Angolans Protest in Mass Numbers, Demand President Lourenco Step Down
Thousands of people called for Angola’s President Joao Lourenco to step down, during a rally in Luanda on Saturday organised by the country’s largest opposition party to commemorate its late leader.
UNITA, a former rebel group turned political movement that lost a disputed election last year, has said it wants to initiate a parliamentary process to remove Lourenco from office, accusing the 69-year-old of being authoritarian.
“Someone is responsible for famine, unemployment, and the jailing of demonstrators. Who is he?” UNITA leader Adalberto Costa Junior asked a crowd of supporters waving red and green flags , the party colours, in Luanda.
“Joao Lourenco!” came the reply.
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The demonstration was organised to celebrate the birthday of former UNITA leader Jonas Savimbi, whose death at the hands of the army in 2002 marked the end of a 27-year civil war between UNITA and Lourenco’s ruling Popular Movement for the Liberation of Angola.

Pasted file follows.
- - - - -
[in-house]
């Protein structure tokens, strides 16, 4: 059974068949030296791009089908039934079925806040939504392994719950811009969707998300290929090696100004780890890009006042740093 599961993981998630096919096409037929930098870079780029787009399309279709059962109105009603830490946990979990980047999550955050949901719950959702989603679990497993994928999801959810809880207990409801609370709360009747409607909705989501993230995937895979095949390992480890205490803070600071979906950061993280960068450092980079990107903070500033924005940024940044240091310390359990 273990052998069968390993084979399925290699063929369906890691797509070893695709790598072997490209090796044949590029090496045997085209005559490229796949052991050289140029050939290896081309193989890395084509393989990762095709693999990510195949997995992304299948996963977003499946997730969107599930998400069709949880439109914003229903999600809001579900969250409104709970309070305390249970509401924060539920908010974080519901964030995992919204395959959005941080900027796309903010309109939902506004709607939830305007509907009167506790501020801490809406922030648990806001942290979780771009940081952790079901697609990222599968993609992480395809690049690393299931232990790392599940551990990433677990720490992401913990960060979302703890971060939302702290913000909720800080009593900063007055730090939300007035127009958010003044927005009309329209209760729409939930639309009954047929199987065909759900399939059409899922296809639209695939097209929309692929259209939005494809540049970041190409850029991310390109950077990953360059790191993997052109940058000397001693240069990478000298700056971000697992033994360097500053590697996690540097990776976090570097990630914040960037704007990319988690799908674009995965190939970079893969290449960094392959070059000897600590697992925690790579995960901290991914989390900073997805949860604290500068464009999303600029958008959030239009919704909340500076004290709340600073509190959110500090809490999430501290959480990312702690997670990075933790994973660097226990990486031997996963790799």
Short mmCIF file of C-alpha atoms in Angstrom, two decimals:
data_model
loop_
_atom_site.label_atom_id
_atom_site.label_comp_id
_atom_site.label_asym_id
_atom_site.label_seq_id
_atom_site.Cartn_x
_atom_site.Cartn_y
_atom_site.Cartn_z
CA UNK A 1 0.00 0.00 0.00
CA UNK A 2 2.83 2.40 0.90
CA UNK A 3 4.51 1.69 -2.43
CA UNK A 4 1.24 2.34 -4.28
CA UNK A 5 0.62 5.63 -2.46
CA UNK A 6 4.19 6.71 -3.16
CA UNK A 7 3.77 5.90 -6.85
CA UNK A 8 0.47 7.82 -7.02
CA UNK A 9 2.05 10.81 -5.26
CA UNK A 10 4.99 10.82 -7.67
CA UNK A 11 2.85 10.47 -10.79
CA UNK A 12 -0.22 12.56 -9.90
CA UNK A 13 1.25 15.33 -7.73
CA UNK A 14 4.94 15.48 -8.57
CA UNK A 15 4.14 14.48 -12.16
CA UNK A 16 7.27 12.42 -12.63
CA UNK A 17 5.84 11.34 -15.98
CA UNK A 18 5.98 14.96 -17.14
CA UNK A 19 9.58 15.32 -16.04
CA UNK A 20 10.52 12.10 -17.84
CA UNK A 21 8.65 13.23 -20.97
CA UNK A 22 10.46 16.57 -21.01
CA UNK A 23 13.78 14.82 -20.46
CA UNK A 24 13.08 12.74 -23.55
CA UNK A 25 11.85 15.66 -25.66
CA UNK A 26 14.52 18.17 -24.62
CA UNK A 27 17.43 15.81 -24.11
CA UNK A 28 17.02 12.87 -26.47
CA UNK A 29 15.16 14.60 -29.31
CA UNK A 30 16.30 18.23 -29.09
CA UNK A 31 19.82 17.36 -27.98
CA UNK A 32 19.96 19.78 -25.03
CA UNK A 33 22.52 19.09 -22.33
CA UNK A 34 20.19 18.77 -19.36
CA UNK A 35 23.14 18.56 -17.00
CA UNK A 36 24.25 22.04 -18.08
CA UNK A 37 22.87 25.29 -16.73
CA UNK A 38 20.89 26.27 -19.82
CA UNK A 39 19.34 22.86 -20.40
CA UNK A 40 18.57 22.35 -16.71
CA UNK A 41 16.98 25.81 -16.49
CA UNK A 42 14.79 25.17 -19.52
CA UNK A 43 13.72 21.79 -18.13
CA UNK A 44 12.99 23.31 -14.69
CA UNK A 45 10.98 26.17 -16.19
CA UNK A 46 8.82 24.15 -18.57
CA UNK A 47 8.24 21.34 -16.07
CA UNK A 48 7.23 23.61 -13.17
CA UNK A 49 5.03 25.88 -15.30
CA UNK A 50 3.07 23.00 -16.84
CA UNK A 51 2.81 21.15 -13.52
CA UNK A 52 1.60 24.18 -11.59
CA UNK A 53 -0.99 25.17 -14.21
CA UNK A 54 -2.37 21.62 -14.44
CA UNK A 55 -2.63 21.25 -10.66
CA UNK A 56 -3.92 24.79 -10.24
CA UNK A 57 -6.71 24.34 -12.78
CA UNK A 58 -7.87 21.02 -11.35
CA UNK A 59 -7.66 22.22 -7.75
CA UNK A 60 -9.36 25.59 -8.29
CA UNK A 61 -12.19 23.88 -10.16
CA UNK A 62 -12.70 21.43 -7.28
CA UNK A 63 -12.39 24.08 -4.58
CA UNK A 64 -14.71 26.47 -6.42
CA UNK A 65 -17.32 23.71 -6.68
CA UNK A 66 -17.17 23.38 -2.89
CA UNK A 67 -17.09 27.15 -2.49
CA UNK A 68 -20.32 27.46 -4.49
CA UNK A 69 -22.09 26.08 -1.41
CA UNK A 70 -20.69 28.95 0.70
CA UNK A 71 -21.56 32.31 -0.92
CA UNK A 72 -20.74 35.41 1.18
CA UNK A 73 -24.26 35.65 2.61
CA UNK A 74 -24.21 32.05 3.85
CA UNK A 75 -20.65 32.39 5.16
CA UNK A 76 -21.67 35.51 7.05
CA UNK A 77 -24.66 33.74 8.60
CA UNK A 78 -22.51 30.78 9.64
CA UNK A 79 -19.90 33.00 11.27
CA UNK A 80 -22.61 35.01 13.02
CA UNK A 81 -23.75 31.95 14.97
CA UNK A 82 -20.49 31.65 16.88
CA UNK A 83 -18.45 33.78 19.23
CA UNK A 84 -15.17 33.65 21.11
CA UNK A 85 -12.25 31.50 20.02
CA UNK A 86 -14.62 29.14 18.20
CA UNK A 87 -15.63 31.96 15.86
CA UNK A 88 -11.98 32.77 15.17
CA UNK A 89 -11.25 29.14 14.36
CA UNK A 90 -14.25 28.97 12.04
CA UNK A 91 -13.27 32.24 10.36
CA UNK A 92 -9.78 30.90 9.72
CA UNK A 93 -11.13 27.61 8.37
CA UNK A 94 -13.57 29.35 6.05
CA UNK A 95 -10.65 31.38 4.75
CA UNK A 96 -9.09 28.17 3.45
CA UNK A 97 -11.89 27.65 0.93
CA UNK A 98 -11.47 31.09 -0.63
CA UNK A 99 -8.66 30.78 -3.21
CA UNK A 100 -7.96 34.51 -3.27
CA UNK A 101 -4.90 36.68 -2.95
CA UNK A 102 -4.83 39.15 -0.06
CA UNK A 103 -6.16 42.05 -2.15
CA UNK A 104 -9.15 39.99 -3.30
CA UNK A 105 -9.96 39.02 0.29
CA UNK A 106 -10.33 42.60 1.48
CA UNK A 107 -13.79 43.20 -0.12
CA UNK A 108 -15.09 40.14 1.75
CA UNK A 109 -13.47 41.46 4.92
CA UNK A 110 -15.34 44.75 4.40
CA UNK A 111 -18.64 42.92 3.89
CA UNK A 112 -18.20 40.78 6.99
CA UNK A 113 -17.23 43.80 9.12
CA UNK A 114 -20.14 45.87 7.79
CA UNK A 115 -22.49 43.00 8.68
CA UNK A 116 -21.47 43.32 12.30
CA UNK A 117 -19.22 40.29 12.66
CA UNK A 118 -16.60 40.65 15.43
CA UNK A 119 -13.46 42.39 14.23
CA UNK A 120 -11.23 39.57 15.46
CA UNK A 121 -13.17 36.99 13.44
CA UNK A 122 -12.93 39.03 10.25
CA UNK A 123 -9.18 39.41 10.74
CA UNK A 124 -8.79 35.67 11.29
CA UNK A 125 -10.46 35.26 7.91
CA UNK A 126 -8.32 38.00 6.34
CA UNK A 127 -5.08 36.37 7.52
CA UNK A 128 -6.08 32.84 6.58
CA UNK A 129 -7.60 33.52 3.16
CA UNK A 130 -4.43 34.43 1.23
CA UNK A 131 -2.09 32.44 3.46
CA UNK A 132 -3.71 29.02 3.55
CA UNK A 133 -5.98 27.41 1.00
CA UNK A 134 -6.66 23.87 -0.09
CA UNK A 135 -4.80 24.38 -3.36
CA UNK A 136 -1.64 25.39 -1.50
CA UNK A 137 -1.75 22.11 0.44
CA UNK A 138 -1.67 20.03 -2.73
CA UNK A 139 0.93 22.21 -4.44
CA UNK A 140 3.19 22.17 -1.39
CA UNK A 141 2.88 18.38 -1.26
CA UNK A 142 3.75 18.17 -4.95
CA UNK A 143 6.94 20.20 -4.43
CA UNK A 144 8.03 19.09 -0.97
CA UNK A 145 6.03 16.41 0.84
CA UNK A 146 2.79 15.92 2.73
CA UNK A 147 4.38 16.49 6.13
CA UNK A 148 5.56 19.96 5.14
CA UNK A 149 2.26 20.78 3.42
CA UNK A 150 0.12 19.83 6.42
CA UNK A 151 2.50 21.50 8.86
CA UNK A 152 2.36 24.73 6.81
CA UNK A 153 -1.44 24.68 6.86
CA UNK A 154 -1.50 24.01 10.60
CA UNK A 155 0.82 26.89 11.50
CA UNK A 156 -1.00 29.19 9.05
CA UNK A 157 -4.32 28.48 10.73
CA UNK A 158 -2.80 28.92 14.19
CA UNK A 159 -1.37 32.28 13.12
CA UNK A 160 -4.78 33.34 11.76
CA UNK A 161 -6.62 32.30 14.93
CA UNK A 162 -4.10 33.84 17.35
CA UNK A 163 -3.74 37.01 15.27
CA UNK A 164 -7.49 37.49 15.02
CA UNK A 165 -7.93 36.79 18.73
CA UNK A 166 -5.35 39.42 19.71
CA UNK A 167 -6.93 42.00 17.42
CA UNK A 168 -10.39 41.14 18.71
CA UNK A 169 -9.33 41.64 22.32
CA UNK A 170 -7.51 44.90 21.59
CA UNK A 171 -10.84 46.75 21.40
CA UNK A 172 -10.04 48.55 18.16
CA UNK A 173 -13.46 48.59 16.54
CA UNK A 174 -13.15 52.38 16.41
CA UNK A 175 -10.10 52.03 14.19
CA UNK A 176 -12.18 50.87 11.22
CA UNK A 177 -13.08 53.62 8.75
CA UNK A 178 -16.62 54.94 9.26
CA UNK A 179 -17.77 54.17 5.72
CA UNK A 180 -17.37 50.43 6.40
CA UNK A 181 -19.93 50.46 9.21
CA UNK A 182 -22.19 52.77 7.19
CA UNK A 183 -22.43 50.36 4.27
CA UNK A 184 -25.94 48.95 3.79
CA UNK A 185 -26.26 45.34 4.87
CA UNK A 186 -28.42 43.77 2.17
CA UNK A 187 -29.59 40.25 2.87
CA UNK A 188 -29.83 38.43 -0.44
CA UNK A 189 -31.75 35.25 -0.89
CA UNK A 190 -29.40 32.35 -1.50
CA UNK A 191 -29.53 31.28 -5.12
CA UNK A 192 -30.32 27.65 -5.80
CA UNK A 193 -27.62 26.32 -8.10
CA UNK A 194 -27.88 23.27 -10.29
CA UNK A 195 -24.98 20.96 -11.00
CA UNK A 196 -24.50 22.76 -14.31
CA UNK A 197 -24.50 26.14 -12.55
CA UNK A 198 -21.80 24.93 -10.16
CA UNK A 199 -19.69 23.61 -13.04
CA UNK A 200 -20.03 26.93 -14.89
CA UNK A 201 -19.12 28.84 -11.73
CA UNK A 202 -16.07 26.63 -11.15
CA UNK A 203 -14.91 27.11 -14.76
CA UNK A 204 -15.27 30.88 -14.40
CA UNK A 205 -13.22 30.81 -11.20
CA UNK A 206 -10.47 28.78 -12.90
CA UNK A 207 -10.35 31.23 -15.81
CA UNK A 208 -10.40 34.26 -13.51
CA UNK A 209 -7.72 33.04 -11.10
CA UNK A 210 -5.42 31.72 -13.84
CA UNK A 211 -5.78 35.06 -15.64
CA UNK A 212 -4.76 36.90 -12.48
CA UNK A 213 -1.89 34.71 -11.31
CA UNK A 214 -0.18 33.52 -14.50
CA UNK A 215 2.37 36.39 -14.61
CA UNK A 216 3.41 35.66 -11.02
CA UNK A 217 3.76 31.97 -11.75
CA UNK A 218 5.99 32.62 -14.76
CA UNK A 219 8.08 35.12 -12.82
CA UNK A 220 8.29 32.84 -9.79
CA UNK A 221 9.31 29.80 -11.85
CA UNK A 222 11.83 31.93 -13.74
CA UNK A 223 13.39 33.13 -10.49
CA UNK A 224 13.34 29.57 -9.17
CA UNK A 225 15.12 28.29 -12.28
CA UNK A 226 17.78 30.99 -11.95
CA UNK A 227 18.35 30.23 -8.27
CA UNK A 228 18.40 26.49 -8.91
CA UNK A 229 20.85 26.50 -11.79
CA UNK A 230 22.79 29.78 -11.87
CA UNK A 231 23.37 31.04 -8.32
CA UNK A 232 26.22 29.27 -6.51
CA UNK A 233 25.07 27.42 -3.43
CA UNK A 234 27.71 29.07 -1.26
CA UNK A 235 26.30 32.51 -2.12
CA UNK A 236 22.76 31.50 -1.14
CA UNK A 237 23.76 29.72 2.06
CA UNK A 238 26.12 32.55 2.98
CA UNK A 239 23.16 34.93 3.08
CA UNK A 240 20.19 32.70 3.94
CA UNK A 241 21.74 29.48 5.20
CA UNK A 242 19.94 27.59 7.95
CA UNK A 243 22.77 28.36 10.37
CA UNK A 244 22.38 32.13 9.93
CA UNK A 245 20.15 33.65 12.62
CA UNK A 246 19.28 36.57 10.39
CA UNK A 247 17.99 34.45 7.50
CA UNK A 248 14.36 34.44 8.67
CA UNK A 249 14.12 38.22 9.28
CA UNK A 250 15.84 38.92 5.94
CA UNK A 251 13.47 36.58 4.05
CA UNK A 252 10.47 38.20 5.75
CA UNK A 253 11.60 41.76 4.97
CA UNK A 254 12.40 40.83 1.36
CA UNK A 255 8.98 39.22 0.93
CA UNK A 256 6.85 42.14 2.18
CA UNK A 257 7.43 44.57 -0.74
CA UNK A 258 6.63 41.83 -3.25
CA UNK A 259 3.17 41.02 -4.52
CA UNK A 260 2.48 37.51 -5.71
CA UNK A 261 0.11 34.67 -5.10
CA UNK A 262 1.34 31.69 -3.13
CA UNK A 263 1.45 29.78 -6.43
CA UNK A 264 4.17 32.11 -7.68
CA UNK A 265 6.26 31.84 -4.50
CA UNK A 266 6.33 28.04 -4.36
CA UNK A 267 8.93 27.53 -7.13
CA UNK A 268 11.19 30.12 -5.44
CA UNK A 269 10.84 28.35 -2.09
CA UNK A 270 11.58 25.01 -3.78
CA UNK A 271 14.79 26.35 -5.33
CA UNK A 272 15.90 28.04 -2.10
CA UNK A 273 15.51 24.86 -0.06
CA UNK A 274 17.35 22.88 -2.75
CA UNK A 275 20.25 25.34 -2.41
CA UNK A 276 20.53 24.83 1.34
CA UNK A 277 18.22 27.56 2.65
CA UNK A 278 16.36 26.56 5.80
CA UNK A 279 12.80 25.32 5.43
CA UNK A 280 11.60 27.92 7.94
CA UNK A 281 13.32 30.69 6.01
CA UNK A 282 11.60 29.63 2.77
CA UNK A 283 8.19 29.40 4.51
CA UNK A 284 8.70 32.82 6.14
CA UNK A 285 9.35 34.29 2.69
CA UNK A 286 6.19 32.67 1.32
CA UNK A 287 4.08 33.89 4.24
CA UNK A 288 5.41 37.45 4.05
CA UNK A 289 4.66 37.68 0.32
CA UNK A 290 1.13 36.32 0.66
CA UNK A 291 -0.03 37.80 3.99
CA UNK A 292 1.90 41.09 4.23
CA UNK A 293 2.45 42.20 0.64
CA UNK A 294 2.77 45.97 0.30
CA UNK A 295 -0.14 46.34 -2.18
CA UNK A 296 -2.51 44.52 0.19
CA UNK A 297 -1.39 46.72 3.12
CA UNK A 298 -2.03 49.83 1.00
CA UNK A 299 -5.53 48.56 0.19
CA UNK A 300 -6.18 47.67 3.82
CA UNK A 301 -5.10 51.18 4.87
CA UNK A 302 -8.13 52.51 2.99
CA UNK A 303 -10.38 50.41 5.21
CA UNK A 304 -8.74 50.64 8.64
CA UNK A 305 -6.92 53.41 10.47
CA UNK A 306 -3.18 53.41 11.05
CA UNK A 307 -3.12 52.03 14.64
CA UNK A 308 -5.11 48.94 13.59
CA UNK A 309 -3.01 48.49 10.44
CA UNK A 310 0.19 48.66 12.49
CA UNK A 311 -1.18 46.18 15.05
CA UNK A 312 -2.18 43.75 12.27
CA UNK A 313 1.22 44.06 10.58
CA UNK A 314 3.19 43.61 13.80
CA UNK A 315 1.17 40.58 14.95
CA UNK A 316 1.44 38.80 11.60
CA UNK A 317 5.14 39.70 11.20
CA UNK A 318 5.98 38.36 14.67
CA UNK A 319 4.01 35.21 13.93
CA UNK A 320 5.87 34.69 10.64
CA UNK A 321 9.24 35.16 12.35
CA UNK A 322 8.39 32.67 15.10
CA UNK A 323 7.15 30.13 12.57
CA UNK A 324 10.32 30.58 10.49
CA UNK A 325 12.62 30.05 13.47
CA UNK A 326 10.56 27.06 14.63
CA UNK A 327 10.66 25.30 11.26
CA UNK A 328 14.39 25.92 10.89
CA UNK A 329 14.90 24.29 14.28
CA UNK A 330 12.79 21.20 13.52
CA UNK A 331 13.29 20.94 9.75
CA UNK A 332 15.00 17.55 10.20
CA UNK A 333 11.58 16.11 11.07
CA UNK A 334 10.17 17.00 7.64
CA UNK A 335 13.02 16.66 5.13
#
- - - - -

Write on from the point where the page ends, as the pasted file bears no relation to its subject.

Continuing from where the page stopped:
But it was used to pile pressure on the government amid popular discontent at poverty, corruption and a shaky economy.
“UNITA is trying to capitalise on the widespread social discontent in society,” said independent analyst Marisa Lourenco, who is not a relative of the president’s.
The oil-rich southern African nation has experienced a wave of protests since the government cut subsidies for petrol in June.
The move aimed to curb government spending, as the economy suffers from a slide in oil prices that has weakened the local currency, the kwanza. But it resulted in unpopular sharp fuel price hikes.
“We have a government that does not deserve Angolans,” Costa Junior said.
“Down with the robbers, down,” chanted the crowd.
Under Angola’s constitution, the president can be removed from office if he is considered to have committed acts that threaten democracy.
But UNITA has yet to say when it intends to initiate proceedings and has been scant on details over the specific charges against Lourenco.
The opposition might hope to exploit divisions within the ruling party via a secret ballot but observers say the initiative is unlikely to succeed.
Removing the president requires a two-thirds majority vote in parliament and court support. The MPLA, in power since 1975, controls both, said Lourenco, the analyst.
The MPLA has dismissed UNITA’s efforts to remove the president as “unserious” and “undemocratic”.